Story: Papatūānuku – the land

Pirongia mountain

Pirongia mountain

Pirongia mountain is shown in this 1861 watercolour by John Kinder. Mountains have a vital role in the tūrangawaewae (standing place) of different tribes. At the selection of the first Māori king, Pōtatau Te Wherowhero, flax ropes were attached to a flagstaff to represent the mountains of the assembled tribes from around New Zealand. For the Waikato tribes, the flax ropes represented Pirongia and Taupiri mountains.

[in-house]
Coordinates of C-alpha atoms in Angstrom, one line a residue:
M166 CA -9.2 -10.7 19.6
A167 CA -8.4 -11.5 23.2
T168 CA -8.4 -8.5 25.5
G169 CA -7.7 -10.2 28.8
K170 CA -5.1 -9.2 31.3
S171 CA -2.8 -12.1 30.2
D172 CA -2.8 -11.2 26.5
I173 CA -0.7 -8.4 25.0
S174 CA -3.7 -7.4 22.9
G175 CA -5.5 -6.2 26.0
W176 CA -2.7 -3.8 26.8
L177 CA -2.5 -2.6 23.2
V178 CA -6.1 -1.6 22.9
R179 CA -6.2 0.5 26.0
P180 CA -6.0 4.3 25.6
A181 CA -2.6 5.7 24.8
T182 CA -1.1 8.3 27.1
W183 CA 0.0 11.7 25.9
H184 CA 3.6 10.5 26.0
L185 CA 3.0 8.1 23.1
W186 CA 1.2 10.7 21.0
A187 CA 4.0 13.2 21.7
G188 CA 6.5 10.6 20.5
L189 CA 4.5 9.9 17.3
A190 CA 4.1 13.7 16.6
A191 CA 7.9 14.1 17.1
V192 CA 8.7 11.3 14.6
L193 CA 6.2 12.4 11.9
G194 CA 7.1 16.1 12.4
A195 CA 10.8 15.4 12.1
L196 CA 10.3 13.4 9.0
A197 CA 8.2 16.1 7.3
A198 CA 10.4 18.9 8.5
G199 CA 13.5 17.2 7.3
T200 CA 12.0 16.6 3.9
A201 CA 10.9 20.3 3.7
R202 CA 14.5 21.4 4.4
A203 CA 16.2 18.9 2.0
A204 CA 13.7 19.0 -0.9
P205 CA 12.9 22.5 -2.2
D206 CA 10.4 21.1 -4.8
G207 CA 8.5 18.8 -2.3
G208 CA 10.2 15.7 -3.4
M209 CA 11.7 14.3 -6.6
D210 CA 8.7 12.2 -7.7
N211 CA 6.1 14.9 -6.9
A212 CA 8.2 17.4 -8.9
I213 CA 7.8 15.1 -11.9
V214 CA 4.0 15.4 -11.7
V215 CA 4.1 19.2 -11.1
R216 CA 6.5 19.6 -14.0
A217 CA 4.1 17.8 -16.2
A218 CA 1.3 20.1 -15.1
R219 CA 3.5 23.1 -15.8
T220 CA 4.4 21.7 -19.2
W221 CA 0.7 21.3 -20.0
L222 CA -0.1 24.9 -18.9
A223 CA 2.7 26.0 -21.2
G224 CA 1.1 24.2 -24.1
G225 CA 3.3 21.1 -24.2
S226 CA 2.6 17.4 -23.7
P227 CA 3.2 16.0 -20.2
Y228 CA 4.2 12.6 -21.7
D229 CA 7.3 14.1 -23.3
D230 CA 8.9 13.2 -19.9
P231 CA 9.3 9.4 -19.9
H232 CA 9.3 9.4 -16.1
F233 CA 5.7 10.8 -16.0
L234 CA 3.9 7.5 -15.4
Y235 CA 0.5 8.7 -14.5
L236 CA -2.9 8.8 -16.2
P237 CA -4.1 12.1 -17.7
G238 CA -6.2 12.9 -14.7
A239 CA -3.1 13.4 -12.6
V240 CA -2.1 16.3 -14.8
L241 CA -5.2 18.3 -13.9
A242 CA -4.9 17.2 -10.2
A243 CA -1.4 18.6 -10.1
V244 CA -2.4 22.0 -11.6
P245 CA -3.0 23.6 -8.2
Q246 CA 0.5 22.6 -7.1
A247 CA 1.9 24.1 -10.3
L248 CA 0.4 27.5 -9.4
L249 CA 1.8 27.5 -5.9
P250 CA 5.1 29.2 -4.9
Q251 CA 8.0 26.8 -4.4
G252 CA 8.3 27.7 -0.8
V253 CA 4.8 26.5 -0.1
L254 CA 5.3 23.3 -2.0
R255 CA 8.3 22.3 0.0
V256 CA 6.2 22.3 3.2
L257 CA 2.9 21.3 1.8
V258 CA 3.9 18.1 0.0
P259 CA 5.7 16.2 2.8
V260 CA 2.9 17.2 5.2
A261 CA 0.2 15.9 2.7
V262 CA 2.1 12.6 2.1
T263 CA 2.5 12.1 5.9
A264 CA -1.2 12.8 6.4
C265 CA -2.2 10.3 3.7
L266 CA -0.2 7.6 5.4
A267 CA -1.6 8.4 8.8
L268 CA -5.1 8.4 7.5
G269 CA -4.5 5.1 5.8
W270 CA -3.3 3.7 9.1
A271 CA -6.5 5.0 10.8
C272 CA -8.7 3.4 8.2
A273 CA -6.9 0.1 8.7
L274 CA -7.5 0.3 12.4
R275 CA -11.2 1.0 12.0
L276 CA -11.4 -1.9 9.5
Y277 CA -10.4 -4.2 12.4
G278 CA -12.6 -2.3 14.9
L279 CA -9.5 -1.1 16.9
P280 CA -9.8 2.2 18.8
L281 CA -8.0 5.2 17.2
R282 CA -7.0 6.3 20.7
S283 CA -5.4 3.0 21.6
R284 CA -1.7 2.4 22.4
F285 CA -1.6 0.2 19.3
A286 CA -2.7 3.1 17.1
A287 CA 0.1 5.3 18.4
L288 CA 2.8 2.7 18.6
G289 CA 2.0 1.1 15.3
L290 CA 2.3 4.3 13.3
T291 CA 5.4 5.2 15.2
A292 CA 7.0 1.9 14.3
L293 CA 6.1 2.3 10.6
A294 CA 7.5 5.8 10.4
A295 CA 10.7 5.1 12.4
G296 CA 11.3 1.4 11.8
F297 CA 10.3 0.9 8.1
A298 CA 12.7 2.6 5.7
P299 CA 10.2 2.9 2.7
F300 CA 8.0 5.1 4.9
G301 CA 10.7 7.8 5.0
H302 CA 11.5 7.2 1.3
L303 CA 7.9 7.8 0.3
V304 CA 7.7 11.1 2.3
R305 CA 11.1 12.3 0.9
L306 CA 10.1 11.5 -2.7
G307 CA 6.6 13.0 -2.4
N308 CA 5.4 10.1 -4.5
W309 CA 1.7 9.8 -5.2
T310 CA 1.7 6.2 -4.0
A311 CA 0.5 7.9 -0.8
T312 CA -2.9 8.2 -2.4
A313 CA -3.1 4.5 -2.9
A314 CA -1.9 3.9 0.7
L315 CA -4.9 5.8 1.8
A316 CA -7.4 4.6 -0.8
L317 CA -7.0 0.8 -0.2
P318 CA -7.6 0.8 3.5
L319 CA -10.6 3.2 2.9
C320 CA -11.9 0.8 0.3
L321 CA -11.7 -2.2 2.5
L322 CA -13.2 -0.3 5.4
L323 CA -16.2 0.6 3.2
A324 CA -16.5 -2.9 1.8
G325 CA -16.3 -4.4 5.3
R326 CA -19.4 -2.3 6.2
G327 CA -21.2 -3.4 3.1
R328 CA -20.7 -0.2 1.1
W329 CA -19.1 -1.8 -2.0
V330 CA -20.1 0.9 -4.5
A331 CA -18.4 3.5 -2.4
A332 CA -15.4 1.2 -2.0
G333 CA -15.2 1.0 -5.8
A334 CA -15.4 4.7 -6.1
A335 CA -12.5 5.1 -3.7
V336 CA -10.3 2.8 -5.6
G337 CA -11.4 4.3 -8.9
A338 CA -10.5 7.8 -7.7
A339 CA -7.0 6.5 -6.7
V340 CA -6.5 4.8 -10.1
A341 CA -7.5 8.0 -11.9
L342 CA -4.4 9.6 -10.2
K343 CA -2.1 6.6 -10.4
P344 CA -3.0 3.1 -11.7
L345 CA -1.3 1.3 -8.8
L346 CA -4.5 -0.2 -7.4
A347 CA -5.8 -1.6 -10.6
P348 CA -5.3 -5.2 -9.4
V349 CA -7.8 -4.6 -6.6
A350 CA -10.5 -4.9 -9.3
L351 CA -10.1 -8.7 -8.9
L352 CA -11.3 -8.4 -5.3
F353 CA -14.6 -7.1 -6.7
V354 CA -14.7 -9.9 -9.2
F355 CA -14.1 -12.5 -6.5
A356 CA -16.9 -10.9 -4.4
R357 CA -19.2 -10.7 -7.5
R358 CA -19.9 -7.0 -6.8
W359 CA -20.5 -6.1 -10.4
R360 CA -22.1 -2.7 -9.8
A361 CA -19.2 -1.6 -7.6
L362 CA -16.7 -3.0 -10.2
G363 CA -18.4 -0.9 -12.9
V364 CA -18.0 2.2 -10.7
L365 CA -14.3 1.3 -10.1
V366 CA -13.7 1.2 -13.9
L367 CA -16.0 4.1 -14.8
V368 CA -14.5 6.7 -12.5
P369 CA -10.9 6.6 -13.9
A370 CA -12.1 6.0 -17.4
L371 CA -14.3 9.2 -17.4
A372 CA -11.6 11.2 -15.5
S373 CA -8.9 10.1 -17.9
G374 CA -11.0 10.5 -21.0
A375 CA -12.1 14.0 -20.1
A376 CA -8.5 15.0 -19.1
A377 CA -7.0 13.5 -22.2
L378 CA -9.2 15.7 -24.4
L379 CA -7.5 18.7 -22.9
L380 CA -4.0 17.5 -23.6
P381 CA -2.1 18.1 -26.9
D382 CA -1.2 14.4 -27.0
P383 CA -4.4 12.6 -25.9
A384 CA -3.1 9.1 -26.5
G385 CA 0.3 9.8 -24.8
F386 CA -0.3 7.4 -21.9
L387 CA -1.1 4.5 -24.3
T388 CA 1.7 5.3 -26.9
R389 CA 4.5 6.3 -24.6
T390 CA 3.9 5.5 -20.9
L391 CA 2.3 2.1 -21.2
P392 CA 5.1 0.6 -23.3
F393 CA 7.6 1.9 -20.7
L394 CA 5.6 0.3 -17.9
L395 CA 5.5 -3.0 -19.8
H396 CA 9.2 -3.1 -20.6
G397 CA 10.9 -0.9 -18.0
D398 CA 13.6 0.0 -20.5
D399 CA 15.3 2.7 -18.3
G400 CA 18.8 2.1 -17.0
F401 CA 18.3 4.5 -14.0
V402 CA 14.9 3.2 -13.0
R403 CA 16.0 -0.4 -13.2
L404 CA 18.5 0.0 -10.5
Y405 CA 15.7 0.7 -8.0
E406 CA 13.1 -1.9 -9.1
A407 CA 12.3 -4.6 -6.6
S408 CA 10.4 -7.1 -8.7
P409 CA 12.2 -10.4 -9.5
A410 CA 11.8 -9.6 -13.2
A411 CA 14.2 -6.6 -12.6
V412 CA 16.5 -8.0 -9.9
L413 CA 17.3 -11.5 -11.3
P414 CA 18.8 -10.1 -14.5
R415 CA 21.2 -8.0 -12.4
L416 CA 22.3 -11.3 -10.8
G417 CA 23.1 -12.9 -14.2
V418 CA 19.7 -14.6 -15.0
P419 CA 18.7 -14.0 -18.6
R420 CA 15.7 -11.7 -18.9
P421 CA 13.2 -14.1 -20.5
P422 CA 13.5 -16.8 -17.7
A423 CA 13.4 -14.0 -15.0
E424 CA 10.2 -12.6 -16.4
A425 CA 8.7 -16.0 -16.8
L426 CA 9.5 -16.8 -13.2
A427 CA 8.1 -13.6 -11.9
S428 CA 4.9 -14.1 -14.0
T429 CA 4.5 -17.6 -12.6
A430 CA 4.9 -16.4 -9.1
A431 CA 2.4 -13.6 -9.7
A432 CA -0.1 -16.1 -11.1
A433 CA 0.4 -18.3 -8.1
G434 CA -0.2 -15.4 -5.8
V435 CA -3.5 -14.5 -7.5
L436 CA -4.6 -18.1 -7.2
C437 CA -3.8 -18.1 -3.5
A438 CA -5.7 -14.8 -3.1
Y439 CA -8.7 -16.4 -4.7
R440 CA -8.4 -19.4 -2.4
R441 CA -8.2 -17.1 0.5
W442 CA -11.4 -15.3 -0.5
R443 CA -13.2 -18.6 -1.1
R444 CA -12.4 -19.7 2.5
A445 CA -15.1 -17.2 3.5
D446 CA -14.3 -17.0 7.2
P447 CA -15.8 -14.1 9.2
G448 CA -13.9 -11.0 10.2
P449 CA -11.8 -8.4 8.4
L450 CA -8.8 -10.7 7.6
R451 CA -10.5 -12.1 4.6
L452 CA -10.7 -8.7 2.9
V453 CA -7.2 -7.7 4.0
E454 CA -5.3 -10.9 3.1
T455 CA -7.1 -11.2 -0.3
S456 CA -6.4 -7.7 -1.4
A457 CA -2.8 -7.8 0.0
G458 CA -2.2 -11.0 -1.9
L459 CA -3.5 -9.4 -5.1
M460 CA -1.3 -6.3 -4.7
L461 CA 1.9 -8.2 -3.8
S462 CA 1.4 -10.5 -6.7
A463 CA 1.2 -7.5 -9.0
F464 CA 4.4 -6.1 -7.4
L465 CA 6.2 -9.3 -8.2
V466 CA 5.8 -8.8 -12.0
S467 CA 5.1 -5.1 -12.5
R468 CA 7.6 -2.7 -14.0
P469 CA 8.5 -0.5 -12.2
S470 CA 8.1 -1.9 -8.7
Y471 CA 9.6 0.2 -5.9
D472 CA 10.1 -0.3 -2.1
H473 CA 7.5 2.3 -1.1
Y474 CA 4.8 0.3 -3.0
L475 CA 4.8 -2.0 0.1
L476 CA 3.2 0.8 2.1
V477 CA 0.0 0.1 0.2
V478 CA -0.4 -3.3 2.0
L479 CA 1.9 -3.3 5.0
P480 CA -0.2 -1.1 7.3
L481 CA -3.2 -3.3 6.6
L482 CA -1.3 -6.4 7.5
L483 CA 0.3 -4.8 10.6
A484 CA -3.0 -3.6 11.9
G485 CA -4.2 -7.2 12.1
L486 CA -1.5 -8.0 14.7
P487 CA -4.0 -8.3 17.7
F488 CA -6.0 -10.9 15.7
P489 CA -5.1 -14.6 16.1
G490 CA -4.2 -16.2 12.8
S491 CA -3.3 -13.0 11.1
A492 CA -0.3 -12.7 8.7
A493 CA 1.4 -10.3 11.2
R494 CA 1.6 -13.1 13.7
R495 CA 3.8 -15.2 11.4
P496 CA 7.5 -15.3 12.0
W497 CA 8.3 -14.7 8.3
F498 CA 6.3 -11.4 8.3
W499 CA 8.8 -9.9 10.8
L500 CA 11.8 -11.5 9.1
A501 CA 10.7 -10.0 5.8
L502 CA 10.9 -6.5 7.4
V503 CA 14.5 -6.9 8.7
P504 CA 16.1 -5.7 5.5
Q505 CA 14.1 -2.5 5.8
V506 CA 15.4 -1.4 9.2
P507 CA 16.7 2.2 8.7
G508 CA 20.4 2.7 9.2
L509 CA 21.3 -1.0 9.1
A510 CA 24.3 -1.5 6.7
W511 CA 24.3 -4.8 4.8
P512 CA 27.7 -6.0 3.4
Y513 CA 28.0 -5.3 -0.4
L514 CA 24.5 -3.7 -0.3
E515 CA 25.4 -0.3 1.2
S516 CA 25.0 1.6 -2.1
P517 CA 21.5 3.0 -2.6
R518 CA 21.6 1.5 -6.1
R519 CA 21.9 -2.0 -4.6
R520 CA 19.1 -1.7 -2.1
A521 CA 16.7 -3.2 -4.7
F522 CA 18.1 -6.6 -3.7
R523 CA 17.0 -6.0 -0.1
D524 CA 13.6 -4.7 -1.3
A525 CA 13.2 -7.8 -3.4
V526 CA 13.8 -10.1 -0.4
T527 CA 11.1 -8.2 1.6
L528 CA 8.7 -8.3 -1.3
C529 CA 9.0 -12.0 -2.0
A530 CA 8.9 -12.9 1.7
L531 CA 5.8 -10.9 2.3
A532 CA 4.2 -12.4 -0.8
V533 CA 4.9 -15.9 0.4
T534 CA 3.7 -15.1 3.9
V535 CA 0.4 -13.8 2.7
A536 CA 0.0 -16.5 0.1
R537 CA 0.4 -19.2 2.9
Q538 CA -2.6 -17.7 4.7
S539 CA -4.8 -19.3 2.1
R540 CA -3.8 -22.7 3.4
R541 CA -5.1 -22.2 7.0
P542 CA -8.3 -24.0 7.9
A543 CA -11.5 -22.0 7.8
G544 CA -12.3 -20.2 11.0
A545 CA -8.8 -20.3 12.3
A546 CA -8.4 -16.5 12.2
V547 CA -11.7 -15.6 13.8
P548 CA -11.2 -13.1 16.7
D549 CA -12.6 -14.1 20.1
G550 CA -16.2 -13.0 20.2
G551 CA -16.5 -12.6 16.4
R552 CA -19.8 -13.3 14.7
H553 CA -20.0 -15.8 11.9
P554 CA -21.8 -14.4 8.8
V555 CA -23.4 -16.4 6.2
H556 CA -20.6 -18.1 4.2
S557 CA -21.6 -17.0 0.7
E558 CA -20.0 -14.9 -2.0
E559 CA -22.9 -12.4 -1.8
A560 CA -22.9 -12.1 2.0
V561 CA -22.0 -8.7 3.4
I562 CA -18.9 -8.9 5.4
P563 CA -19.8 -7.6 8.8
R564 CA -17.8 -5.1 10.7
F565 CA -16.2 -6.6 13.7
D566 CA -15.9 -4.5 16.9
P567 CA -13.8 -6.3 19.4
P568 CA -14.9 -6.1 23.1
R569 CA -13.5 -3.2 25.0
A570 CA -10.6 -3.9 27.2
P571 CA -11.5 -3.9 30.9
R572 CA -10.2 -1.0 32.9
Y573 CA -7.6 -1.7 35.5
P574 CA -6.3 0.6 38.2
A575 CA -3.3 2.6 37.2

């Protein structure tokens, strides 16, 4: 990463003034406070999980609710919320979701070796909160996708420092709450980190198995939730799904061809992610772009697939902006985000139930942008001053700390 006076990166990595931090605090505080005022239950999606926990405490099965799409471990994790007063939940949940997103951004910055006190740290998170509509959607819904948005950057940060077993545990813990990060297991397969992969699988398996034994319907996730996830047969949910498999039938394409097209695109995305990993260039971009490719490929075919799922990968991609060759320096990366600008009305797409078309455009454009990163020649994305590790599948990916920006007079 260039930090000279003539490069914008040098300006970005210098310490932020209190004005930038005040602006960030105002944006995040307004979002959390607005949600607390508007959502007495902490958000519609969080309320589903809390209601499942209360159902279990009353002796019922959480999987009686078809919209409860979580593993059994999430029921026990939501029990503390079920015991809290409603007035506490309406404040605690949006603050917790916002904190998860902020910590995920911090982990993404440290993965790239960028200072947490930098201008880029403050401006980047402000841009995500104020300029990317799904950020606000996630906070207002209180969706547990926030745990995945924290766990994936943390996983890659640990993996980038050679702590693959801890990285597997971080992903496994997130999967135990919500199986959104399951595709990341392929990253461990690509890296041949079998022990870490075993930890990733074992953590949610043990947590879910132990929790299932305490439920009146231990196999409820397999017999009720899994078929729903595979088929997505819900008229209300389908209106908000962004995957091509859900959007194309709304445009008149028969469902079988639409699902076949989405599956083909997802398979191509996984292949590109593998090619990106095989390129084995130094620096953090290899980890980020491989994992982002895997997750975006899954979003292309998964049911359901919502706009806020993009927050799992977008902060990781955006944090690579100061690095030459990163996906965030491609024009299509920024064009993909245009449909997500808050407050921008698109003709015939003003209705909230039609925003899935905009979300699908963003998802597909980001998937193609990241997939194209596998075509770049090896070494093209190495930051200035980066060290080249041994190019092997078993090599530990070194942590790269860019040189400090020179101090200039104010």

About this item

Auckland Art Gallery – Toi o Tāmaki
Watercolour by John Kinder

Permission of Auckland Art Gallery Toi o Tāmaki must be obtained before any re-use of this image.

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How to cite this page:

Te Ahukaramū Charles Royal, 'Papatūānuku – the land - Tūrangawaewae – a place to stand', Te Ara - the Encyclopedia of New Zealand, http://www.TeAra.govt.nz/en/artwork/11443/pirongia-mountain (accessed 24 May 2017)

Story by Te Ahukaramū Charles Royal, published 24 Sep 2007